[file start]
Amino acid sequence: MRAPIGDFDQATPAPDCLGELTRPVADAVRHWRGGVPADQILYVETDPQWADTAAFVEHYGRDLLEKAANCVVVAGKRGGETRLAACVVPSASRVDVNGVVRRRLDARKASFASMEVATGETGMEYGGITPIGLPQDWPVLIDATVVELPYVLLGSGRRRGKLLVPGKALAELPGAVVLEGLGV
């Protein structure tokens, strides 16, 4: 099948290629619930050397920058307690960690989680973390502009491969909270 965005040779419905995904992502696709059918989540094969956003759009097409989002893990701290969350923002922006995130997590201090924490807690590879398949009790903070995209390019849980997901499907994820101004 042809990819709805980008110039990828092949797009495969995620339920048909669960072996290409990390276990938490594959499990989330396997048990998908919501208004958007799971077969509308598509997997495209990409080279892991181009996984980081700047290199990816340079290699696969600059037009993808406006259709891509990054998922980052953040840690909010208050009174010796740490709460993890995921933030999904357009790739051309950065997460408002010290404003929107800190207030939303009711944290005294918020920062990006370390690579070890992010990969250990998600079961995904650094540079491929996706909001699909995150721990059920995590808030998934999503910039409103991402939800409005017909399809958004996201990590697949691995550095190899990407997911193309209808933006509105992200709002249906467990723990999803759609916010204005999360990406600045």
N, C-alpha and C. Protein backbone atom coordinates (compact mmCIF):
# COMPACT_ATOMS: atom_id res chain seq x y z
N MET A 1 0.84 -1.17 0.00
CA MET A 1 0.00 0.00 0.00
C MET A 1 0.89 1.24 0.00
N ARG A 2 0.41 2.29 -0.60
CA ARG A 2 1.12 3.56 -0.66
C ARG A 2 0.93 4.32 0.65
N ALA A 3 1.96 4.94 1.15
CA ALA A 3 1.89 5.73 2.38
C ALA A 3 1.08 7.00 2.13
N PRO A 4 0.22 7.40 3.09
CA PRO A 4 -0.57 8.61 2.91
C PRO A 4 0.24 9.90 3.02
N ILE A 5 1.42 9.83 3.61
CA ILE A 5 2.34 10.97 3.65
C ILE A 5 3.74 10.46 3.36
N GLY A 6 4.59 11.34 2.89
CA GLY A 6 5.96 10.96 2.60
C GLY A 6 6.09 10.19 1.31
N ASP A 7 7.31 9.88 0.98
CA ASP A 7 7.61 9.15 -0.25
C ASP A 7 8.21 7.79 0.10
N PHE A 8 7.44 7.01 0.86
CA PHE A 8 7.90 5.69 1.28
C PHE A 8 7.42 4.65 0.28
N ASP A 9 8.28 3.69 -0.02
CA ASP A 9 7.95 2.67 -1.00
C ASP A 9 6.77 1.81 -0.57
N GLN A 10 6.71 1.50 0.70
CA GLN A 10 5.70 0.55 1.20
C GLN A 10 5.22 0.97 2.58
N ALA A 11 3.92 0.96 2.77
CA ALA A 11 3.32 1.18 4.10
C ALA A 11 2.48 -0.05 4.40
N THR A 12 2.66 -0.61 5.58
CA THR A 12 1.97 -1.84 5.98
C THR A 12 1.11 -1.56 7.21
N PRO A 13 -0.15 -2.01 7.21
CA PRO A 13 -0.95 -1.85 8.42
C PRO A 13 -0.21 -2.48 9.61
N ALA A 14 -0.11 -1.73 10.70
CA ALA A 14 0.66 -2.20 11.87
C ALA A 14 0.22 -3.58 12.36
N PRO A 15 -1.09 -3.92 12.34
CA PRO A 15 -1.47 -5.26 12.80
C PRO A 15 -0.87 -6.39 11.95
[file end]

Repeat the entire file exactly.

Amino acid sequence: MRAPIGDFDQATPAPDCLGELTRPVADAVRHWRGGVPADQILYVETDPQWADTAAFVEHYGRDLLEKAANCVVVAGKRGGETRLAACVVPSASRVDVNGVVRRRLDARKASFASMEVATGETGMEYGGITPIGLPQDWPVLIDATVVELPYVLLGSGRRRGKLLVPGKALAELPGAVVLEGLGV
């Protein structure tokens, strides 16, 4: 099948290629619930050397920058307690960690989680973390502009491969909270 965005040779419905995904992502696709059918989540094969956003759009097409989002893990701290969350923002922006995130997590201090924490807690590879398949009790903070995209390019849980997901499907994820101004 042809990819709805980008110039990828092949797009495969995620339920048909669960072996290409990390276990938490594959499990989330396997048990998908919501208004958007799971077969509308598509997997495209990409080279892991181009996984980081700047290199990816340079290699696969600059037009993808406006259709891509990054998922980052953040840690909010208050009174010796740490709460993890995921933030999904357009790739051309950065997460408002010290404003929107800190207030939303009711944290005294918020920062990006370390690579070890992010990969250990998600079961995904650094540079491929996706909001699909995150721990059920995590808030998934999503910039409103991402939800409005017909399809958004996201990590697949691995550095190899990407997911193309209808933006509105992200709002249906467990723990999803759609916010204005999360990406600045």
N, C-alpha and C. Protein backbone atom coordinates (compact mmCIF):
# COMPACT_ATOMS: atom_id res chain seq x y z
N MET A 1 0.84 -1.17 0.00
CA MET A 1 0.00 0.00 0.00
C MET A 1 0.89 1.24 0.00
N ARG A 2 0.41 2.29 -0.60
CA ARG A 2 1.12 3.56 -0.66
C ARG A 2 0.93 4.32 0.65
N ALA A 3 1.96 4.94 1.15
CA ALA A 3 1.89 5.73 2.38
C ALA A 3 1.08 7.00 2.13
N PRO A 4 0.22 7.40 3.09
CA PRO A 4 -0.57 8.61 2.91
C PRO A 4 0.24 9.90 3.02
N ILE A 5 1.42 9.83 3.61
CA ILE A 5 2.34 10.97 3.65
C ILE A 5 3.74 10.46 3.36
N GLY A 6 4.59 11.34 2.89
CA GLY A 6 5.96 10.96 2.60
C GLY A 6 6.09 10.19 1.31
N ASP A 7 7.31 9.88 0.98
CA ASP A 7 7.61 9.15 -0.25
C ASP A 7 8.21 7.79 0.10
N PHE A 8 7.44 7.01 0.86
CA PHE A 8 7.90 5.69 1.28
C PHE A 8 7.42 4.65 0.28
N ASP A 9 8.28 3.69 -0.02
CA ASP A 9 7.95 2.67 -1.00
C ASP A 9 6.77 1.81 -0.57
N GLN A 10 6.71 1.50 0.70
CA GLN A 10 5.70 0.55 1.20
C GLN A 10 5.22 0.97 2.58
N ALA A 11 3.92 0.96 2.77
CA ALA A 11 3.32 1.18 4.10
C ALA A 11 2.48 -0.05 4.40
N THR A 12 2.66 -0.61 5.58
CA THR A 12 1.97 -1.84 5.98
C THR A 12 1.11 -1.56 7.21
N PRO A 13 -0.15 -2.01 7.21
CA PRO A 13 -0.95 -1.85 8.42
C PRO A 13 -0.21 -2.48 9.61
N ALA A 14 -0.11 -1.73 10.70
CA ALA A 14 0.66 -2.20 11.87
C ALA A 14 0.22 -3.58 12.36
N PRO A 15 -1.09 -3.92 12.34
CA PRO A 15 -1.47 -5.26 12.80
C PRO A 15 -0.87 -6.39 11.95